By Kohei Aratani / Yomiuri Shimbun Staff WriterHACHIJO, Tokyo — The harvesting of ashitaba leaves is fully under way on Hachijojima island, one of the remote islands that is administratively part of Tokyo.
Ashitaba plants grow remarkably well during this time of the year. I recently visited a production site where farmers were busy at work.
Ashitaba leaves have a distinctive bitter taste, and are rich in vitamins and minerals. Originally, ashitaba grew wild in warm climates along Japan’s Pacific Ocean shores. The Izu Islands are one of Japan’s largest producers of ashitaba leaves.
Ashitaba plants are so hardy that people say if you pick a leaf today, a new one will grow tomorrow. The strong regenerative power of the plant inspired its name — ashitaba literally means “tomorrow leaf.”
“Actually, new leaves grow in about five days,” said Taketsugi Isezaki, a 66-year-old farmer.
The leaves that aren’t used in processed food products are harvested before they grow too large and are eaten in dishes such as ohitashi, boiled leaves with soy sauce, and tempura.
The season for the plant begins around February and lasts until June.
Ashitaba leaves that are processed are kneaded into the dough for udon noodles and bread. They are also an ingredient in “aojiru” vegetable juice.
I visited a field where ashitaba plants were being harvested to be eaten unprocessed. Isezaki’s wife Masae, 68, moved through the plants, which were about one meter tall. She cut off young stalks one by one with a blade made especially for that purpose.
The couple’s ashitaba are spread out among several different fields. They go back to the same field every three days to harvest stalks newly shot up from the earth.
Yellow sap oozed out from the cross-section where the stalk was cut. The liquid is called chalcone, and is so sticky it’s hard to wash off your fingers.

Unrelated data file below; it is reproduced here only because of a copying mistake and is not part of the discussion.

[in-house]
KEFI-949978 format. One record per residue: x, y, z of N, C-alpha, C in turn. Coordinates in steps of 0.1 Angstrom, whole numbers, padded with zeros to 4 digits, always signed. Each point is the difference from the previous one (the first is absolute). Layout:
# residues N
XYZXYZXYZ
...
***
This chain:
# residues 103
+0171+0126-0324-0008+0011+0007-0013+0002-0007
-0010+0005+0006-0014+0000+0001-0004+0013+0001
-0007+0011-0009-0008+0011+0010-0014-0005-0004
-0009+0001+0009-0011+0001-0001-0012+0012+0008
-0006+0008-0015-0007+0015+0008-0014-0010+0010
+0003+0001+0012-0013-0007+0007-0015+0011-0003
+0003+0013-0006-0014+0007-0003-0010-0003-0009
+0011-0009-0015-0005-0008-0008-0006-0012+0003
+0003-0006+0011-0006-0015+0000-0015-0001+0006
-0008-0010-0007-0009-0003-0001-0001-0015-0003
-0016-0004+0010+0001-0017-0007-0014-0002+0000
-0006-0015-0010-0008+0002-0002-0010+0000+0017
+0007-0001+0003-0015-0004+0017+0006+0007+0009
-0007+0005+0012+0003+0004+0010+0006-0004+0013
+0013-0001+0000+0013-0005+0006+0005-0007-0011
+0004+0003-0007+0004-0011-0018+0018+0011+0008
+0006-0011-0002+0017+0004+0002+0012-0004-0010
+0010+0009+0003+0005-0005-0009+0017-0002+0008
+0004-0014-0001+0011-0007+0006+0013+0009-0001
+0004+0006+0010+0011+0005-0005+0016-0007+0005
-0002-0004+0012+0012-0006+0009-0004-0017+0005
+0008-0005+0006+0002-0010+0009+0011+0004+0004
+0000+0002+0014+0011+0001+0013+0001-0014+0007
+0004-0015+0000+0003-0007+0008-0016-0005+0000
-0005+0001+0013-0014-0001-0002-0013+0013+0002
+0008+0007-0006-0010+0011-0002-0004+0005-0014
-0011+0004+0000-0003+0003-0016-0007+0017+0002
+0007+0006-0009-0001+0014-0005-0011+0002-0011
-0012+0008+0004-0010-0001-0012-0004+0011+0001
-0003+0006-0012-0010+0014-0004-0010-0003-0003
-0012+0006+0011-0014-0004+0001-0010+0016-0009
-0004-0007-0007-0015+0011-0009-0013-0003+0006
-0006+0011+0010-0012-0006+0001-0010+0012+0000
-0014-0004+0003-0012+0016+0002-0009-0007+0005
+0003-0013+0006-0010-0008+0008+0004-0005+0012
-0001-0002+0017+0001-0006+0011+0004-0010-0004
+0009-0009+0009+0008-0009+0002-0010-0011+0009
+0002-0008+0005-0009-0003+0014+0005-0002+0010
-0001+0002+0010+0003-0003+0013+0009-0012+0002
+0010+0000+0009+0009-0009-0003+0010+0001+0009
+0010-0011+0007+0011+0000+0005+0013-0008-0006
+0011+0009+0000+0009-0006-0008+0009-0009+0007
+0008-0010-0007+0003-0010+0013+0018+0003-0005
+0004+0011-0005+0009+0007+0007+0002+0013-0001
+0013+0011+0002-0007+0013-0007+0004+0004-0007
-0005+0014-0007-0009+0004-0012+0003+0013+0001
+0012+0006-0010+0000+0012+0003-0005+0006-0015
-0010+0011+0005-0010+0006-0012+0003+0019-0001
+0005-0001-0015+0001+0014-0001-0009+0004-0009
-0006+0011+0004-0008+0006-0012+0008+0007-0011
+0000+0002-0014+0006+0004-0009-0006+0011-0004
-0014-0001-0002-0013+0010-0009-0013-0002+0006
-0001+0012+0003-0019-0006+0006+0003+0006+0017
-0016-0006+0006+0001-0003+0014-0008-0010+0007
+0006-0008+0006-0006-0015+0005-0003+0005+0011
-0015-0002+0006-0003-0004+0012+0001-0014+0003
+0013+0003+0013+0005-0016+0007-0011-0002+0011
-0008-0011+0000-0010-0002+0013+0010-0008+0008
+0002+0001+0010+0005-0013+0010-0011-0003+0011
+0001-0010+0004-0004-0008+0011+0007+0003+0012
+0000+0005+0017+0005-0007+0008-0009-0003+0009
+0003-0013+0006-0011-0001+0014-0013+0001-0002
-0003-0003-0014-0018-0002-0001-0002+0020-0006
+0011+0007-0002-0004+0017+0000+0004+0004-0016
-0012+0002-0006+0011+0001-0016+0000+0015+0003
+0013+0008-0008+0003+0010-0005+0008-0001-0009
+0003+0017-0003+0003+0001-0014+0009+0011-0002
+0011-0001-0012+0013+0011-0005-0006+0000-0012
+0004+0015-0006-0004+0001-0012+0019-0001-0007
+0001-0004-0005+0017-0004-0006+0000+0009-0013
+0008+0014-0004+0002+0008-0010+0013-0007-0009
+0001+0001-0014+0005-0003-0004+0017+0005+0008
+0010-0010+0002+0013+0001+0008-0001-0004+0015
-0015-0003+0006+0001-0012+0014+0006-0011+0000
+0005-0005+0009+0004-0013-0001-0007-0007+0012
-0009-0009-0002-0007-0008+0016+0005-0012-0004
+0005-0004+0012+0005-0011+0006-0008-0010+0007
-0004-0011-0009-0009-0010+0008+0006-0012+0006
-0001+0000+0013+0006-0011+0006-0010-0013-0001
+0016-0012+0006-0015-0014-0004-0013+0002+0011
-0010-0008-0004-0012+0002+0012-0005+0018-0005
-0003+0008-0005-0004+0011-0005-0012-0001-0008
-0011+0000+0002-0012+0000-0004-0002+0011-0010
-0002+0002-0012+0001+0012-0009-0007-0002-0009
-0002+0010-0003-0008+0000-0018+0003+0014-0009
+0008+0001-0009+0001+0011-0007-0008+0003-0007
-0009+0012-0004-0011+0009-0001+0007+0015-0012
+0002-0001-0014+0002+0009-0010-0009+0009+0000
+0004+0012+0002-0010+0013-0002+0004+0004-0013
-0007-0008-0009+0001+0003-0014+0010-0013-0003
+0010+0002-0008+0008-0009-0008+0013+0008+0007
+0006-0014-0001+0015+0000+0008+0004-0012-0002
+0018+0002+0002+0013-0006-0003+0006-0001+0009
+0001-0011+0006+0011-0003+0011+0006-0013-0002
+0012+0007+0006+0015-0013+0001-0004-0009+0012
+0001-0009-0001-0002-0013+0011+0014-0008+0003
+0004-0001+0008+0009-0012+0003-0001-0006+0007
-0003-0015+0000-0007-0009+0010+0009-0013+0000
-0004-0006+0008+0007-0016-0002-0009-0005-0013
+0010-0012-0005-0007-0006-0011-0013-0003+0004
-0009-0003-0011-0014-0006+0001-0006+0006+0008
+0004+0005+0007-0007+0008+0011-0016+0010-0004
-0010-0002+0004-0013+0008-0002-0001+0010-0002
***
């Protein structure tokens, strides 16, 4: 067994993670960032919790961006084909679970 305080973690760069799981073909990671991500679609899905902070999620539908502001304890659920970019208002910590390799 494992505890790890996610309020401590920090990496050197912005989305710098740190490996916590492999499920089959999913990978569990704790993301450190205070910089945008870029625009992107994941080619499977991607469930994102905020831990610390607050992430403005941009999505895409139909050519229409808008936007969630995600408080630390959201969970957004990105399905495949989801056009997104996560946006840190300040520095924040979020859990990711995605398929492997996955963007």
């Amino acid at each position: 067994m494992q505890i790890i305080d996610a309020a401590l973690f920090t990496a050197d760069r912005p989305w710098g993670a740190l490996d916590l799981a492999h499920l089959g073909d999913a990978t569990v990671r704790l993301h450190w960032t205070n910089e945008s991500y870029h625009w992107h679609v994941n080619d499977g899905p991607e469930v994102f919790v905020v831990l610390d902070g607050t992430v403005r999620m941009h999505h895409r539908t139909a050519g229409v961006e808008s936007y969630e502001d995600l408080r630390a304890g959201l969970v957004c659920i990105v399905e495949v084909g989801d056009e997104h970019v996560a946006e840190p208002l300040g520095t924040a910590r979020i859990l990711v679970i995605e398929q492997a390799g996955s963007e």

Masae’s work clothes were stained with the yellow liquid as she harvested the stalks. She peeled back the outer layer of one she had just cut and let me eat it on the spot. It was slightly bitter and had a unique aroma, like citrus. It was a bit sweet and tasted good.
Then I visited a field with Taketsugi used for growing ashitaba plants to be processed. Every year, the volume of leaves for unprocessed use declines when it gets hotter, while those for processing begin to flourish.
The peak harvesting season begins when the plants have grown tall enough. The plants were 1.5 meters to 2 meters tall when I visited — so tall I could not make out Taketsugi among them.
He harvested some stalks while leaving two young ones untouched. About two weeks later, he would come back to the same field and harvest again while leaving two young ones alone.
The stalks’ speed of growth is stunning, but he said the plants don’t like the hot weather in mid-summer. As the leaves are lost or shriveled during the hottest parts of summer, ashitaba farmers usually harvest the leaves by the end of June.
In the past, Taketsugi tried to take steps so that ashitaba leaves could be harvested even in the dog days of summer.
He set up nets to weaken the sunlight and sprayed water with a sprinkler, but he said all his attempts were unsuccessful.
“Even if I artificially altered the environment, my attempts did not find success despite my many efforts,” he said. “Ashitaba is a really sensitive vegetable.”
Farmers work late every day to meet the demand for shipments of ashitaba.
Ashitaba leaves produced in the Izu Islands are shipped mainly to the Tokyo metropolitan area. Ashitaba leaves can also be bought at the Tokyo Islands Cafe inside the Takeshiba Passenger Ship Terminal in Minato Ward, Tokyo.
The cafe is an antenna shop of local products from the Izu Islands and the Ogasawara Islands. Unprocessed ashitaba leaves are sold there until around June.
Hachijojima locals usually use ashitaba leaves to make ohitashi. However, according to staff at local soba restaurant Senryo, tempura or stir-fry ashitaba dishes reduce the bitterness of the leafy vegetable, so even people unfamiliar with the taste can enjoy them.
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